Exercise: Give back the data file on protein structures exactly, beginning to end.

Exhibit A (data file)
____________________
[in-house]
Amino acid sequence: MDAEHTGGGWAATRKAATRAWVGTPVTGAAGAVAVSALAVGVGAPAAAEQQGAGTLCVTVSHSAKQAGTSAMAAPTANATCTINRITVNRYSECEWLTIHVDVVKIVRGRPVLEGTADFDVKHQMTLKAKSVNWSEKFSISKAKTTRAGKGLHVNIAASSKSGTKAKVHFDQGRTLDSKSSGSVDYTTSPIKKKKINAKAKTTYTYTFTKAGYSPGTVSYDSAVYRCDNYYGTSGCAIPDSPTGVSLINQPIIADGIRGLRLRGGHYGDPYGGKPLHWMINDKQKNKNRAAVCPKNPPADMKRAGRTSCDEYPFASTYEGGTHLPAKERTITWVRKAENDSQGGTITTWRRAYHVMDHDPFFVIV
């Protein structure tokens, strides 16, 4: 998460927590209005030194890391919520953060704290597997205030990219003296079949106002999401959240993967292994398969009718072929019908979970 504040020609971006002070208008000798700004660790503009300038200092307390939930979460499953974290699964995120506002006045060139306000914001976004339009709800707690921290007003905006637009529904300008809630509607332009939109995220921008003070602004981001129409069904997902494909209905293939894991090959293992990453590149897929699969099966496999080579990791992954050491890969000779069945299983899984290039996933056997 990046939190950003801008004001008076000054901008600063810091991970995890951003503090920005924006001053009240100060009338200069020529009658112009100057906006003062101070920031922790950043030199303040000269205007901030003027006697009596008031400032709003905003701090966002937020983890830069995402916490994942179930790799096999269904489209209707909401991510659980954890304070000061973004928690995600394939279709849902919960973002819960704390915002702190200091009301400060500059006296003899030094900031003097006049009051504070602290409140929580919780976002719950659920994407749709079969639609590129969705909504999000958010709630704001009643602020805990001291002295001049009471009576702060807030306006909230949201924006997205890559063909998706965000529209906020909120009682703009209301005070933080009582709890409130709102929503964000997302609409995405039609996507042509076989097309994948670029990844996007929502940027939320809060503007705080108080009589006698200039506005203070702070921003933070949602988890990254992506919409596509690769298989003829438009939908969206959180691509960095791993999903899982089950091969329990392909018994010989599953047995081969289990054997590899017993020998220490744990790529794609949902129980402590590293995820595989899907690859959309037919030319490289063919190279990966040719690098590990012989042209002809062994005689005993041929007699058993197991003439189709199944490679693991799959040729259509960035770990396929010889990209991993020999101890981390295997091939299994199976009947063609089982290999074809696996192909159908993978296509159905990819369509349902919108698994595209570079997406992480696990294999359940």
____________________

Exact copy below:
[in-house]
Amino acid sequence: MDAEHTGGGWAATRKAATRAWVGTPVTGAAGAVAVSALAVGVGAPAAAEQQGAGTLCVTVSHSAKQAGTSAMAAPTANATCTINRITVNRYSECEWLTIHVDVVKIVRGRPVLEGTADFDVKHQMTLKAKSVNWSEKFSISKAKTTRAGKGLHVNIAASSKSGTKAKVHFDQGRTLDSKSSGSVDYTTSPIKKKKINAKAKTTYTYTFTKAGYSPGTVSYDSAVYRCDNYYGTSGCAIPDSPTGVSLINQPIIADGIRGLRLRGGHYGDPYGGKPLHWMINDKQKNKNRAAVCPKNPPADMKRAGRTSCDEYPFASTYEGGTHLPAKERTITWVRKAENDSQGGTITTWRRAYHVMDHDPFFVIV
């Protein structure tokens, strides 16, 4: 998460927590209005030194890391919520953060704290597997205030990219003296079949106002999401959240993967292994398969009718072929019908979970 504040020609971006002070208008000798700004660790503009300038200092307390939930979460499953974290699964995120506002006045060139306000914001976004339009709800707690921290007003905006637009529904300008809630509607332009939109995220921008003070602004981001129409069904997902494909209905293939894991090959293992990453590149897929699969099966496999080579990791992954050491890969000779069945299983899984290039996933056997 990046939190950003801008004001008076000054901008600063810091991970995890951003503090920005924006001053009240100060009338200069020529009658112009100057906006003062101070920031922790950043030199303040000269205007901030003027006697009596008031400032709003905003701090966002937020983890830069995402916490994942179930790799096999269904489209209707909401991510659980954890304070000061973004928690995600394939279709849902919960973002819960704390915002702190200091009301400060500059006296003899030094900031003097006049009051504070602290409140929580919780976002719950659920994407749709079969639609590129969705909504999000958010709630704001009643602020805990001291002295001049009471009576702060807030306006909230949201924006997205890559063909998706965000529209906020909120009682703009209301005070933080009582709890409130709102929503964000997302609409995405039609996507042509076989097309994948670029990844996007929502940027939320809060503007705080108080009589006698200039506005203070702070921003933070949602988890990254992506919409596509690769298989003829438009939908969206959180691509960095791993999903899982089950091969329990392909018994010989599953047995081969289990054997590899017993020998220490744990790529794609949902129980402590590293995820595989899907690859959309037919030319490289063919190279990966040719690098590990012989042209002809062994005689005993041929007699058993197991003439189709199944490679693991799959040729259509960035770990396929010889990209991993020999101890981390295997091939299994199976009947063609089982290999074809696996192909159908993978296509159905990819369509349902919108698994595209570079997406992480696990294999359940």